Market Insider

Bad news looks good again

How bad data is spurring the latest rally

Traders are watching Friday's economic data for any signs of softness that would reinforce the pervading view that the Fed is on hold for now.

Stocks surged Thursday amid speculation the Fed would not hike rates until sometime next year. Weak economic reports have been feeding that view, so consumer sentiment, data on job openings and turnover, or JOLTs, and industrial production will all be important Friday.

The Dow jumped 217 points Thursday to 17,141, and the S&P 500 rose 29 to 2,023. The market got a nudge from a comment by New York Fed President Bill Dudley, who said he would favor a rate hike this year, but it depends on the strength of the economy. He then added that recent data indicates the economy is slowing.

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"In light of more recent data, it's got to put them in a nervous mode, and I think that's what Dudley is saying: 'We'll see,' " said David Ader, chief Treasury strategist at CRT Capital. "Dudley is being a little more contingent based on what he's been saying in the last couple of weeks. I do think that's important."

Besides the data, there are also several earnings, including General Electric and Honeywell. Comerica, Kansas City Southern, SunTrust and Synchrony Financial also report ahead of the market open.

Michael O'Rourke, chief market strategist at JonesTrading, said that so far earnings season is not impressing him. According to Thomson Reuters, 74 percent of S&P companies already reporting beat earnings estimates at a pace of 74 percent. But only 49 percent have beaten revenue forecasts, while 51 percent have missed revenue targets.

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"Economic data really has to surprise to the upside to make a meaningful dent," O'Rourke said. "It looks like Q3 GDP is going to be a bust. That's the problem. There's so many negatives, it's easy to get negative." O'Rourke said short covering was a factor behind Thursday's move higher in stocks.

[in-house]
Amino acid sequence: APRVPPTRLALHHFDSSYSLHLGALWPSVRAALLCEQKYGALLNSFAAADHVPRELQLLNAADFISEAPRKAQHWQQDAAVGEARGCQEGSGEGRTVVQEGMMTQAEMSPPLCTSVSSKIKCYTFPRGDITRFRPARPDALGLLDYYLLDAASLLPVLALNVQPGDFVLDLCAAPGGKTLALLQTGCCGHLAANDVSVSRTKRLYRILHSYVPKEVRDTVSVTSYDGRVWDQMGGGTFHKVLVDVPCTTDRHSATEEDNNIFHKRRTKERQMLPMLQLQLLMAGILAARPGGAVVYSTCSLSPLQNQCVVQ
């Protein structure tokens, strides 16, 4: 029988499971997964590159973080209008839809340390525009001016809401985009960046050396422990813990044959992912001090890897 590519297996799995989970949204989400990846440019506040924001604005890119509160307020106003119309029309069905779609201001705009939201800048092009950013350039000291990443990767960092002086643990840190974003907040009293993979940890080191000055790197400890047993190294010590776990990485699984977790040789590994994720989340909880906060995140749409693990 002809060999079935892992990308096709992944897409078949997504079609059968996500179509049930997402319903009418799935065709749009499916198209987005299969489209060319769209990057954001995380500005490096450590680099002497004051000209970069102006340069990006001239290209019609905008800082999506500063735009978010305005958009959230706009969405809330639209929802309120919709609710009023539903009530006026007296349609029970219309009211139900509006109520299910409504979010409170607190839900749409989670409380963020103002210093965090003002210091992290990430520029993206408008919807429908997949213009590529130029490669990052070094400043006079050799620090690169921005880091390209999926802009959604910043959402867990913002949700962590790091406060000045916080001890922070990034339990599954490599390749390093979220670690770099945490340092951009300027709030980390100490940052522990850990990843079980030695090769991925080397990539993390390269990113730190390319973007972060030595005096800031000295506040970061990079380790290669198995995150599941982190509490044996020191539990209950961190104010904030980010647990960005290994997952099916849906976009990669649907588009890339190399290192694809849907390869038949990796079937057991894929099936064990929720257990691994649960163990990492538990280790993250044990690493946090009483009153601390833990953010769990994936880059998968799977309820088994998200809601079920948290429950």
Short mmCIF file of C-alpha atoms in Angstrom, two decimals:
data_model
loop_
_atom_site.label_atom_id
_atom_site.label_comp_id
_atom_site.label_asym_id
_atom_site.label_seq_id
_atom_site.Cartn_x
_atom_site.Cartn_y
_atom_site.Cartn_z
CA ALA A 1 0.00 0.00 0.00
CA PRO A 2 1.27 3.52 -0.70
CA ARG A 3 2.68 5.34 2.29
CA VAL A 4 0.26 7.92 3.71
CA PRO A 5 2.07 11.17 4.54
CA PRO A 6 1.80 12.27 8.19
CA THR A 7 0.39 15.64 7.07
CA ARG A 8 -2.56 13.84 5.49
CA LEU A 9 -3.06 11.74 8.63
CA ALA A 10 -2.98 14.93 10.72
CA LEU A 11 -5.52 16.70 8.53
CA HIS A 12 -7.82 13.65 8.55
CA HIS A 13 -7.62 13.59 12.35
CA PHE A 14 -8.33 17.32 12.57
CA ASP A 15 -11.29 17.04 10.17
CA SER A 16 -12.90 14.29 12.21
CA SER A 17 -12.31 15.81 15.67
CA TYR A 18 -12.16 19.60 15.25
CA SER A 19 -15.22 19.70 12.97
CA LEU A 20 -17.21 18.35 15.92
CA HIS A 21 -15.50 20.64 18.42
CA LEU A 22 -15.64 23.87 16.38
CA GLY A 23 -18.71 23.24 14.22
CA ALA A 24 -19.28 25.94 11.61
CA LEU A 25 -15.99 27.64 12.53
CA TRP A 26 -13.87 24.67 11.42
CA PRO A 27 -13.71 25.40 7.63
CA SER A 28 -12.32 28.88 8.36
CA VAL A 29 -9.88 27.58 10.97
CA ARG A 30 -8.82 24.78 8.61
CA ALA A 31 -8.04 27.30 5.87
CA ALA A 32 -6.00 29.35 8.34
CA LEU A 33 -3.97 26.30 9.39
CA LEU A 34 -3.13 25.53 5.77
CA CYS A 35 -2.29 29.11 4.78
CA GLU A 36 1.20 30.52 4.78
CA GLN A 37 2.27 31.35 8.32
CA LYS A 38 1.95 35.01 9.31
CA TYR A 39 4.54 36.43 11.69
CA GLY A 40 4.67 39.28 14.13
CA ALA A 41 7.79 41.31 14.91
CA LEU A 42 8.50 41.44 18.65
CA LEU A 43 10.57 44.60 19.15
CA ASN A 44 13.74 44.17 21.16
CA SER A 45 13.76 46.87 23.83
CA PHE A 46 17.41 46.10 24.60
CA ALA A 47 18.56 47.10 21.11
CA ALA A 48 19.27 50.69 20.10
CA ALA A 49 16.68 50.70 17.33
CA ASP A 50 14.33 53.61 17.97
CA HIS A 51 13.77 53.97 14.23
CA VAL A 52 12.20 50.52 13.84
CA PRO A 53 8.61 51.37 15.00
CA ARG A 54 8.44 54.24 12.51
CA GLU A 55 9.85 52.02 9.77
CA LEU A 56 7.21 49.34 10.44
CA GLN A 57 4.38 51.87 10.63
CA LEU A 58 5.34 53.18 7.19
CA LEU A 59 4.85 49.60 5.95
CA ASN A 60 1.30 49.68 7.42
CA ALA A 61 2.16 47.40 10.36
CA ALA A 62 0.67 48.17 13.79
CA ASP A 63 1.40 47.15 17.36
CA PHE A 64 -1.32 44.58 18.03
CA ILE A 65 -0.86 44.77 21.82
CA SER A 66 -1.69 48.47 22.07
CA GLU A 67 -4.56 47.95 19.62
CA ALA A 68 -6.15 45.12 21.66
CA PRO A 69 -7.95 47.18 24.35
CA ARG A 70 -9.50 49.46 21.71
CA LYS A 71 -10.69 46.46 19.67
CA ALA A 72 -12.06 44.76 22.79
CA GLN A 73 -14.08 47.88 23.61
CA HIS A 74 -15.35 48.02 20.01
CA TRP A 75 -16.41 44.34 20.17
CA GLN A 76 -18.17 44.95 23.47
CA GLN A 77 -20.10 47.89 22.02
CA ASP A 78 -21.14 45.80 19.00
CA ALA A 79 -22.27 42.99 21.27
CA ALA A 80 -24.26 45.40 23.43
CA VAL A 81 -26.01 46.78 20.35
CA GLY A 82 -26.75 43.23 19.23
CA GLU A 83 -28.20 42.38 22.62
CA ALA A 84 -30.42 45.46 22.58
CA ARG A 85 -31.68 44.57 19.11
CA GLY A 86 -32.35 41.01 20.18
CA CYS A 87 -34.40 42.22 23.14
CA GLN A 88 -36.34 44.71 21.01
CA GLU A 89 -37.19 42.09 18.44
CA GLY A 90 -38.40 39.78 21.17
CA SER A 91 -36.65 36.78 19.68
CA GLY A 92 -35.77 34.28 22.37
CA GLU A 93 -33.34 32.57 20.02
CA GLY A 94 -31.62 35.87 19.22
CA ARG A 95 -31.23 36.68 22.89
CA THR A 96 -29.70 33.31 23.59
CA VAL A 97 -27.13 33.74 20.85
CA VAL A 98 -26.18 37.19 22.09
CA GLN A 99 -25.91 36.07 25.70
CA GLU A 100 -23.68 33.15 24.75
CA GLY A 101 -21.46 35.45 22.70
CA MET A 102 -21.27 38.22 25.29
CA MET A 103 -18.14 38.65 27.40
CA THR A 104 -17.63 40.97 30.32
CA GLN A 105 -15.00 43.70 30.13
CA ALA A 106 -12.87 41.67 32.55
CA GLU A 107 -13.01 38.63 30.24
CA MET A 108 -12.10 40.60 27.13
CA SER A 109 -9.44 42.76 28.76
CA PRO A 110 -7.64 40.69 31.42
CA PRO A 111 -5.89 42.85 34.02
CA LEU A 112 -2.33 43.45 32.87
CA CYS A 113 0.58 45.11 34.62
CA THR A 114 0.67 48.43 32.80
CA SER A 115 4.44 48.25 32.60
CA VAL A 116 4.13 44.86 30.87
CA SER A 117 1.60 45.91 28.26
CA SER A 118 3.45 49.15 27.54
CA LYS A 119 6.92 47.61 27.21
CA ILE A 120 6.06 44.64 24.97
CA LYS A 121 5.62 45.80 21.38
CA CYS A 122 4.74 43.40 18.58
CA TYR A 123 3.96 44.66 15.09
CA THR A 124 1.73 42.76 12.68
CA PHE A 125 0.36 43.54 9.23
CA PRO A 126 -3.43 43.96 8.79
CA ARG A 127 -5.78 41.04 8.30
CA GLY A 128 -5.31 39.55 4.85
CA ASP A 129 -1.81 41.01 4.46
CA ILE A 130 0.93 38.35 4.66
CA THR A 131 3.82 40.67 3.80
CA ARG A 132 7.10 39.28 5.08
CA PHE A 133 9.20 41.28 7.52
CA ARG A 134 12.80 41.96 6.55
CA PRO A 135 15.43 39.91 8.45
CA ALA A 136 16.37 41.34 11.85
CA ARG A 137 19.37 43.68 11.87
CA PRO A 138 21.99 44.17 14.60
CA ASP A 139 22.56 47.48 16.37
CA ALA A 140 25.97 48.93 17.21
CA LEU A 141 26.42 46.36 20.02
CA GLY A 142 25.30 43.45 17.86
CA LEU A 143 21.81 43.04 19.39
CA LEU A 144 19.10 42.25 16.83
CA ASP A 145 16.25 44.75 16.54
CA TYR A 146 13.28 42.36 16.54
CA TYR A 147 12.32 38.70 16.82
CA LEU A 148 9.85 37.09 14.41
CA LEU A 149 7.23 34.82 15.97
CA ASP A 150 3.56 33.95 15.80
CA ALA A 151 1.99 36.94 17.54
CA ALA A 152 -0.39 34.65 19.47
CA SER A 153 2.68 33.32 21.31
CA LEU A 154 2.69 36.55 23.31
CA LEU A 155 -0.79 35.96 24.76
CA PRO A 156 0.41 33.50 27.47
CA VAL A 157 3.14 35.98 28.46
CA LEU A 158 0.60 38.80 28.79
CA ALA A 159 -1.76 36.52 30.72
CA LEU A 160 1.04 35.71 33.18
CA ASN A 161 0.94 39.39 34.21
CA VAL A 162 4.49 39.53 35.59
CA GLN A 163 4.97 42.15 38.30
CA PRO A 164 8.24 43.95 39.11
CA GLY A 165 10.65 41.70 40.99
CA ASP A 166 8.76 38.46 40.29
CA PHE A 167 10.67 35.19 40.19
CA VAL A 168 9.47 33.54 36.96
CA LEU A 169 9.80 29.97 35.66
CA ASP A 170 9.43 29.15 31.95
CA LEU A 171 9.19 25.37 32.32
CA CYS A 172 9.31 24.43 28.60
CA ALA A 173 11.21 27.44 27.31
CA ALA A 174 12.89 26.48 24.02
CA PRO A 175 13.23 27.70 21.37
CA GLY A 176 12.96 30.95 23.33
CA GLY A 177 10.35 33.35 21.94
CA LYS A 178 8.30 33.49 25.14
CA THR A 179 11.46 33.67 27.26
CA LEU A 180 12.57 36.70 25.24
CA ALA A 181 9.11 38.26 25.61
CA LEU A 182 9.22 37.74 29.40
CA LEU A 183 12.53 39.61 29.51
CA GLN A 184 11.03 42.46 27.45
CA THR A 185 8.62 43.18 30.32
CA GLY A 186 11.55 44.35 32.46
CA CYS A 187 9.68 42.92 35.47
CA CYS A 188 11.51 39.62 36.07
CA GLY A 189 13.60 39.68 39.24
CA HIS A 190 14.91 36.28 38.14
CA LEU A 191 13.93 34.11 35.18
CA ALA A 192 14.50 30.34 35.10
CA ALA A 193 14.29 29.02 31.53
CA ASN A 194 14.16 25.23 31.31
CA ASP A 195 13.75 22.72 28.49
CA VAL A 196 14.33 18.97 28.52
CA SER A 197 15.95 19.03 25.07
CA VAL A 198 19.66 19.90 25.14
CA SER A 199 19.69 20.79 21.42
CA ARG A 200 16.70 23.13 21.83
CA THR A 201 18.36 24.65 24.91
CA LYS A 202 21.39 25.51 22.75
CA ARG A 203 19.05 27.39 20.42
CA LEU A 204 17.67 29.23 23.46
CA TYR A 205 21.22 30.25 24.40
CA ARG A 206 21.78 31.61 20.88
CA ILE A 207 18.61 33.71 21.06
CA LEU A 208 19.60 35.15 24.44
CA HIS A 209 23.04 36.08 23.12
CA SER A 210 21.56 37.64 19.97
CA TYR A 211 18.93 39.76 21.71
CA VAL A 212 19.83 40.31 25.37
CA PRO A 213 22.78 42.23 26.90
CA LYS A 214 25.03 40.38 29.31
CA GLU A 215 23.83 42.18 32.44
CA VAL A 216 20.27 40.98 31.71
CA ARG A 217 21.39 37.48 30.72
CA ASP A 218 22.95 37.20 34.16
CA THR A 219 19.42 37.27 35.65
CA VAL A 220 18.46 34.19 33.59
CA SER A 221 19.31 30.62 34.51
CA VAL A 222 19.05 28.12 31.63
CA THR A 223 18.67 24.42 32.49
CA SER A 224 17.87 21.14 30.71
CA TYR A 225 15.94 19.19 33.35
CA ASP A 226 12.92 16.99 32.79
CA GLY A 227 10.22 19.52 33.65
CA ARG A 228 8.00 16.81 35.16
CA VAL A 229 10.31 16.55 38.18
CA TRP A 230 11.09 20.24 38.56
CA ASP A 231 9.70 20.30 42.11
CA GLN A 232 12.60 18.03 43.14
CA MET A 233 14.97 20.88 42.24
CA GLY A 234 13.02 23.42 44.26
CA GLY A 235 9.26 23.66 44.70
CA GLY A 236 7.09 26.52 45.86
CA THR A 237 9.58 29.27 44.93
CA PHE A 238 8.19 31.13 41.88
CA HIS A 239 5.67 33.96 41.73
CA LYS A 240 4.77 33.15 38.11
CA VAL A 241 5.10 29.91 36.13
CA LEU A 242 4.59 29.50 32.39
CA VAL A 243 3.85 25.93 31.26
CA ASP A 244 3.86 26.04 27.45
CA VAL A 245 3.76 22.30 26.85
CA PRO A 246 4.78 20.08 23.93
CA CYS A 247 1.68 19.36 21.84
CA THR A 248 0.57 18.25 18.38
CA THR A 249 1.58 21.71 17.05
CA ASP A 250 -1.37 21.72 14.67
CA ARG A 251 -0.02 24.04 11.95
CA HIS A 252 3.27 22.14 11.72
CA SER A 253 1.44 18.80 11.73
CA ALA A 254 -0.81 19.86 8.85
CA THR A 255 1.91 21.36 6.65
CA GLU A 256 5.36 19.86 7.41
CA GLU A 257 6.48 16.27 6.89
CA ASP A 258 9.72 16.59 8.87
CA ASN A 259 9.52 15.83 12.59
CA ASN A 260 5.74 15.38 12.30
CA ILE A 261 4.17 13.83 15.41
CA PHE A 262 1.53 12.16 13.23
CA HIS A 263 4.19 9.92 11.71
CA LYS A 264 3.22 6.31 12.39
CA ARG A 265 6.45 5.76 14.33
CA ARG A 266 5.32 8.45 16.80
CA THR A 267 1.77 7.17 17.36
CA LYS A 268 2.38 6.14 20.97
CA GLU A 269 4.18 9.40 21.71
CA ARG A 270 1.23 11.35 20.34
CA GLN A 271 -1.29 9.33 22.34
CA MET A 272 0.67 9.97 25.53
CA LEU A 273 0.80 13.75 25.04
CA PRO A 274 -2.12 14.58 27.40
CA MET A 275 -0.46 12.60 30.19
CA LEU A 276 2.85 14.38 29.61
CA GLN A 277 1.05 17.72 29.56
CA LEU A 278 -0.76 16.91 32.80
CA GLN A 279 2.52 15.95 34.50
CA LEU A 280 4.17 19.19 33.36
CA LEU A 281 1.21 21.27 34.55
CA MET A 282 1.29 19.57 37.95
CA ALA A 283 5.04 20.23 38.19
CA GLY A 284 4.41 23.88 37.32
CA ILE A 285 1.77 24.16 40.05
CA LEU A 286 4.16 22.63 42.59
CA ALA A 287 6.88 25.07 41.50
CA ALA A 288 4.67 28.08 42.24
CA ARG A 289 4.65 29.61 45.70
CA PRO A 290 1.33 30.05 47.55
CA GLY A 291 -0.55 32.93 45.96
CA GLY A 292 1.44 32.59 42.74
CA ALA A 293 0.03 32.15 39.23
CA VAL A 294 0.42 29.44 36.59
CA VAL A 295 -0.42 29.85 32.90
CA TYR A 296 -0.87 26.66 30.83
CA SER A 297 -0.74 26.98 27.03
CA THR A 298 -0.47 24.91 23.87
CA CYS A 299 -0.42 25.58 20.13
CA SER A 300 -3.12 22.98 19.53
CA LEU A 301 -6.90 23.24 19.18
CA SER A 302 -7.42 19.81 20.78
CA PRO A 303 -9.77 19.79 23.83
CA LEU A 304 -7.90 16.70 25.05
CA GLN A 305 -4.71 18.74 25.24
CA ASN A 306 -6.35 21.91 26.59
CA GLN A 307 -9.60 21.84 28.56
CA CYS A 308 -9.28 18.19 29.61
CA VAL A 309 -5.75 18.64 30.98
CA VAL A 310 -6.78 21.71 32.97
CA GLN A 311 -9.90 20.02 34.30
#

Economists have been paring back GDP forecasts for the third quarter this week, and the average forecast is now for about 1.7 percent growth, according to a CNBC/Moody's Analytics survey.

"I don't expect any of those data points over the next few weeks to come out massively strong," said Jim Caron, fixed income portfolio manager at Morgan Stanley Investment Management. "I think we have to live through a period right now of softish data that's not going to necessarily make it obvious the Fed has to hike."

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Caron sees a 50/50 chance of a Fed rate hike in December, while the market is pricing in just a 1-in-3 chance.

"I think the odds are higher that the Fed moves in December than what the market price actually suggests. I think the Fed does inherently want to go," he said. The Fed must see stabilization of financial markets and the data has to be strong enough, but it won't be clear for several weeks whether the softness is temporary.

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He said a key time will be when the market starts to see clean data for the fourth quarter, that does not reflect the summer's weakness of financial markets. "We're not going to get fourth-quarter data really until November. Even then, there will be overhang weakness from September into October. So you might not get a real look until November, early December … and then they're going to formulate their opinion on as to whether they should move or not," he said.

The Fed meets Oct. 28 but is not expected to take action. The December meeting is on the 16th.

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